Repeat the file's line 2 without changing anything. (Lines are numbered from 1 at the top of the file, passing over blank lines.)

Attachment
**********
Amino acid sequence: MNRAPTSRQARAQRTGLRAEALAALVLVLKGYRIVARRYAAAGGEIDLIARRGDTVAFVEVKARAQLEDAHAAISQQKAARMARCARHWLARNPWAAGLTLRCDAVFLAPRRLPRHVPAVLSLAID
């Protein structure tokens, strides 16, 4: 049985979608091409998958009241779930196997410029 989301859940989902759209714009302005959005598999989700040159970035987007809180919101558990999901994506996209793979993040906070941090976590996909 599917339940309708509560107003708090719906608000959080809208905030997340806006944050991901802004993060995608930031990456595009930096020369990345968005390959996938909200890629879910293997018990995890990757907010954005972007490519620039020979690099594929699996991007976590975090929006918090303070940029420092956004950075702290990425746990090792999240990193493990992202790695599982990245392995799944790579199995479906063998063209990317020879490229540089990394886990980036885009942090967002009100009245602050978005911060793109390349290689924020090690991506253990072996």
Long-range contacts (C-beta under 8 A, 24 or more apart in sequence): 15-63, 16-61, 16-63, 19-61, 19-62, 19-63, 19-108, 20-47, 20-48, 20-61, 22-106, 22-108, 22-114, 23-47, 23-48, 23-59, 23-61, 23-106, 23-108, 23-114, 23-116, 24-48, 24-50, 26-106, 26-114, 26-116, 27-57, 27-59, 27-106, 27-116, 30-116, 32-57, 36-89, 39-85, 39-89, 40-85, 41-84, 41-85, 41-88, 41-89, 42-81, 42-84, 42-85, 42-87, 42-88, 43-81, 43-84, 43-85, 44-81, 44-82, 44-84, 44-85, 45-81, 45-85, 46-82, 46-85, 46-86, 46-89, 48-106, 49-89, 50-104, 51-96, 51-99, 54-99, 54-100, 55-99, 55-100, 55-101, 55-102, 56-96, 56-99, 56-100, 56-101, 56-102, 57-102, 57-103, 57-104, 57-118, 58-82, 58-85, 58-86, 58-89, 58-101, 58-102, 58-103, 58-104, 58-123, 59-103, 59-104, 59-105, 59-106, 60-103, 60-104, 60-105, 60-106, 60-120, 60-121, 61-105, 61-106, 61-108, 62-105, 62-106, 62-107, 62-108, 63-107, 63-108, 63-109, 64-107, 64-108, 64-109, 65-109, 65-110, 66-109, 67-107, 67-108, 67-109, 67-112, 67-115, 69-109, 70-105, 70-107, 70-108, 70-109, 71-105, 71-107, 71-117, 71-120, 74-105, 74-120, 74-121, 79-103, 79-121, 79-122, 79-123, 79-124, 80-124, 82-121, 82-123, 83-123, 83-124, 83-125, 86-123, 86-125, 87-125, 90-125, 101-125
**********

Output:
């Protein structure tokens, strides 16, 4: 049985979608091409998958009241779930196997410029 989301859940989902759209714009302005959005598999989700040159970035987007809180919101558990999901994506996209793979993040906070941090976590996909 599917339940309708509560107003708090719906608000959080809208905030997340806006944050991901802004993060995608930031990456595009930096020369990345968005390959996938909200890629879910293997018990995890990757907010954005972007490519620039020979690099594929699996991007976590975090929006918090303070940029420092956004950075702290990425746990090792999240990193493990992202790695599982990245392995799944790579199995479906063998063209990317020879490229540089990394886990980036885009942090967002009100009245602050978005911060793109390349290689924020090690991506253990072996």